England wrapped up a crushing innings and 157-run victory over Australia in the fourth Test to retain the Ashes at the Melbourne Cricket Ground.
It has been 24 years since England last won the Ashes Down Under when Mike Gatting's team claimed the series 2-1.
Australia's humiliation was complete when Ben Hilfenhaus was the last man out before lunch on the fourth morning, caught behind off Tim Bresnan for a duck after Ryan Harris was unable to bat because of an ankle injury.
"Winning the Ashes in Australia has always been a bit of a Holy Grail for English sides," skipper Andrew Strauss said.
"We haven't won the Ashes yet but we obviously retain the urn which has been one of our primary goals and the guys deserve everything they get because the players stood up and performed when it mattered."
There was only going to be one outcome after Australia were routed for a miserable ground record low of 98 on Sunday's opening day after Strauss had won the toss and put the Australians into bat on a greenish wicket.
The English responded with a towering 513 to hold a match-winning 415-run innings lead which Australia found totally beyond them.
"The really important thing we need to do is pay credit to England and the way they played for the whole tour," Australian skipper Ricky Ponting said.
"Apart from the third Perth Test, they've played a really high level of cricket the whole way through, not only this series, but the tour games as well. Credit to them for the way they prepared."
Wicketkeeper Brad Haddin was left unbeaten with a defiant 55 including four fours and a six in Australia's second innings of 258 for nine.
Bresnan finished as England's best bowler with 4-50 off 21.4 overs, while England number three Jonathan Trott was named man-of-the-match for his unbeaten 168.
In 1986 England won the series and the Ashes after their innings and 14-run victory at the MCG.
Australia can still level the series if they can fight back and win next week's fifth Sydney Test, but the Ashes are gone.
"Our objective was to come out here and win the series, so we haven't achieved that yet," Strauss said.
"It's very reassuring to know that the Ashes are going to remain in England for the next couple of years, but it would leave a very sour taste in the mouth if we weren't able to go on and convert our position into a series win in Sydney."
England last won at the MCG in 1998 with Dean Headley taking 6-60 in the second innings as the tourists won by just 12 nail-biting runs.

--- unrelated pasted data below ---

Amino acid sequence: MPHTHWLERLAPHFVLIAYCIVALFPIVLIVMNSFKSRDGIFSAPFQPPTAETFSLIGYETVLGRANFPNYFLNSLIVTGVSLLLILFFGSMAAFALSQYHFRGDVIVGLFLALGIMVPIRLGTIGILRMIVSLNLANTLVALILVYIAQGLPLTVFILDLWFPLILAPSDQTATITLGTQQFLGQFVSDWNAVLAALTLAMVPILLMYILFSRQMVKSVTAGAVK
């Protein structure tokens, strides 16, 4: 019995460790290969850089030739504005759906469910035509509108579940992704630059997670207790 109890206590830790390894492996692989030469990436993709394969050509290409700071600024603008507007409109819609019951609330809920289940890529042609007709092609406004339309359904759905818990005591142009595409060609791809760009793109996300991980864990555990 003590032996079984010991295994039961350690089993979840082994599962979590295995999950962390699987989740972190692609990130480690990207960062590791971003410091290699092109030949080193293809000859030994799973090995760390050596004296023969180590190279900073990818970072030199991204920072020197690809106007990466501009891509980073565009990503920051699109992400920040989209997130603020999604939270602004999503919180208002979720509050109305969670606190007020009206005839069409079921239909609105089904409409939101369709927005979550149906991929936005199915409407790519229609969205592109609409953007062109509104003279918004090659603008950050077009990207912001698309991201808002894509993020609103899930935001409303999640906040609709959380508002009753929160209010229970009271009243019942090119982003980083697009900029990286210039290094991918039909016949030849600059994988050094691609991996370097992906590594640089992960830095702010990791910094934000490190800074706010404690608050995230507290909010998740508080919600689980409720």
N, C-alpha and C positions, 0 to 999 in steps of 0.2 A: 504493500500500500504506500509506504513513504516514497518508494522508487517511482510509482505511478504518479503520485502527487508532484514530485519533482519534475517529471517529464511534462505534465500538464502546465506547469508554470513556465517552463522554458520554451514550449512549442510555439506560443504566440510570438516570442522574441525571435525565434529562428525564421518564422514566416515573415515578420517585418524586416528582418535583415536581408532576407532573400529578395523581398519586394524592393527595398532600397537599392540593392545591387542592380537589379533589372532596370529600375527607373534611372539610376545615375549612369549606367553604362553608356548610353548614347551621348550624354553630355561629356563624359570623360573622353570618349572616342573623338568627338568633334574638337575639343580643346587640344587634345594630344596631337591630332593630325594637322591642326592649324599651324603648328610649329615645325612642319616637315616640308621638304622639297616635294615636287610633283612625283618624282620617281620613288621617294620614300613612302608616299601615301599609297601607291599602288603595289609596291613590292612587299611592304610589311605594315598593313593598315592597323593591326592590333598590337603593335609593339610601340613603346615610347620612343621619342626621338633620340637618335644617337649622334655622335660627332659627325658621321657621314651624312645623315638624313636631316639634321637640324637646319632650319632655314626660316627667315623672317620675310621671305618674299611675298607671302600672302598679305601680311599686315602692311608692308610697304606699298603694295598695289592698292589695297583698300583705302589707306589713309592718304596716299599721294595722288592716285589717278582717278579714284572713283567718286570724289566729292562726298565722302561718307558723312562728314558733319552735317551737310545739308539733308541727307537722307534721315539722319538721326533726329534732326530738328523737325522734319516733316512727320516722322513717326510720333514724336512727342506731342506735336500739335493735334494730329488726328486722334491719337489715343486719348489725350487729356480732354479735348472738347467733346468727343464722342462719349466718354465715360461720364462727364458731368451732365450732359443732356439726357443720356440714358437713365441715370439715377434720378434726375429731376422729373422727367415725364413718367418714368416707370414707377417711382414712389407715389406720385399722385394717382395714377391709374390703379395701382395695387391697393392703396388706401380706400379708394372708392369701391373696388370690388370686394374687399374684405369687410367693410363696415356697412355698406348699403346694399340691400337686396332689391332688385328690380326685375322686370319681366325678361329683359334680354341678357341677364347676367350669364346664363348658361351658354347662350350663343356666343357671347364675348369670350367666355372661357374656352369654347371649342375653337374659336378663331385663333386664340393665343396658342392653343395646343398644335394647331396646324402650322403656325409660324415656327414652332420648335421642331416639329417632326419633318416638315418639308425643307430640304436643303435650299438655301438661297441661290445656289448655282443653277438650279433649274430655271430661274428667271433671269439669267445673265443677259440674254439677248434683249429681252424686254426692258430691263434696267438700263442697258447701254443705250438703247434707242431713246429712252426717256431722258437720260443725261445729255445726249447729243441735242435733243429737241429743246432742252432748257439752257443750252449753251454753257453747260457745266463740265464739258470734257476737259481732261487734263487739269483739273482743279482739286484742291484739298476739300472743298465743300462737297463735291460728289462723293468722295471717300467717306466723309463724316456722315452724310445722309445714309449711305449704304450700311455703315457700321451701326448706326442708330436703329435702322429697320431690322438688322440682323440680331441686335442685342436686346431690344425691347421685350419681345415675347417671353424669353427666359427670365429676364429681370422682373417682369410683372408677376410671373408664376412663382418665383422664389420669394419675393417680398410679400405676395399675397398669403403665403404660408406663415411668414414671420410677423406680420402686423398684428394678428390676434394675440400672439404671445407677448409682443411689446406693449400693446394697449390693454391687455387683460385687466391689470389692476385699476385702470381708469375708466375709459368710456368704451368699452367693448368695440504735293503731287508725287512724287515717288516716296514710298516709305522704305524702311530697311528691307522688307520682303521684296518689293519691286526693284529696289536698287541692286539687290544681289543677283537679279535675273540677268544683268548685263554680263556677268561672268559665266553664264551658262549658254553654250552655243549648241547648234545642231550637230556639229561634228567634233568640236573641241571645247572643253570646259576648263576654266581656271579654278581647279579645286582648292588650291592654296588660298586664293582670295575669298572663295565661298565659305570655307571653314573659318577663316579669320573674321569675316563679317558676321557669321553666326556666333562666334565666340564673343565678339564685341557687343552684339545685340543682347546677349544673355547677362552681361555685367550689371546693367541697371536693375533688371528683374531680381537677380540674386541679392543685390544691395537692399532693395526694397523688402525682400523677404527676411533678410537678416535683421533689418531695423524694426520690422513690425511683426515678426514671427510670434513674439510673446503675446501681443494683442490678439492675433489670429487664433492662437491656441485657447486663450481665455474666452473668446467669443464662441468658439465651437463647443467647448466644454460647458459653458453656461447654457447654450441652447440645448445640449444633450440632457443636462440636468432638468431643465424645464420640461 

The heavy defeat was only Australia's second in their last 12 MCG Tests, the previous coming two years ago against South Africa by nine wickets.
It was England's 20th win in 54 Ashes Tests at the MCG.
A small crowd, dominated by the celebrating Barmy Army and other English supporters, witnessed the final rites with the Australian fans giving up on a lost cause.
Australia lost Mitchell Johnson in the second over of the final day, bowled by Chris Tremlett for six.
Haddin and Peter Siddle stalled England's victory push with some lusty hitting in a 86-run partnership with both clubbing sixes off spinner Graeme Swann.
Siddle finally fell for his Test best 40 when he hoisted Swann to Kevin Pietersen on the long on boundary.
Hilfenhaus only lasted four balls before the axe finally fell on Australia.
The crushing loss, the sixth biggest behind England's innings and 579 run win at The Oval in 1938, will heap further pressure on embattled Australian captain Ricky Ponting.
It was Ponting's third loss of an Ashes series following his earlier defeats in England in 2005 and last year.
"The fact that I've lost those three Test series is disappointing for me," Ponting said.
"Hopefully, I am not only remembered as the guy that lost those three Ashes series, there's lot of other great things I've been part of in my career."
Given the lack of experience in the scarred Australian team Ponting is expected to hold on to the captaincy for next week's Sydney Test, fitness permitting with his fractured little finger.
Australia's next Test after Sydney is not due until August against Sri Lanka.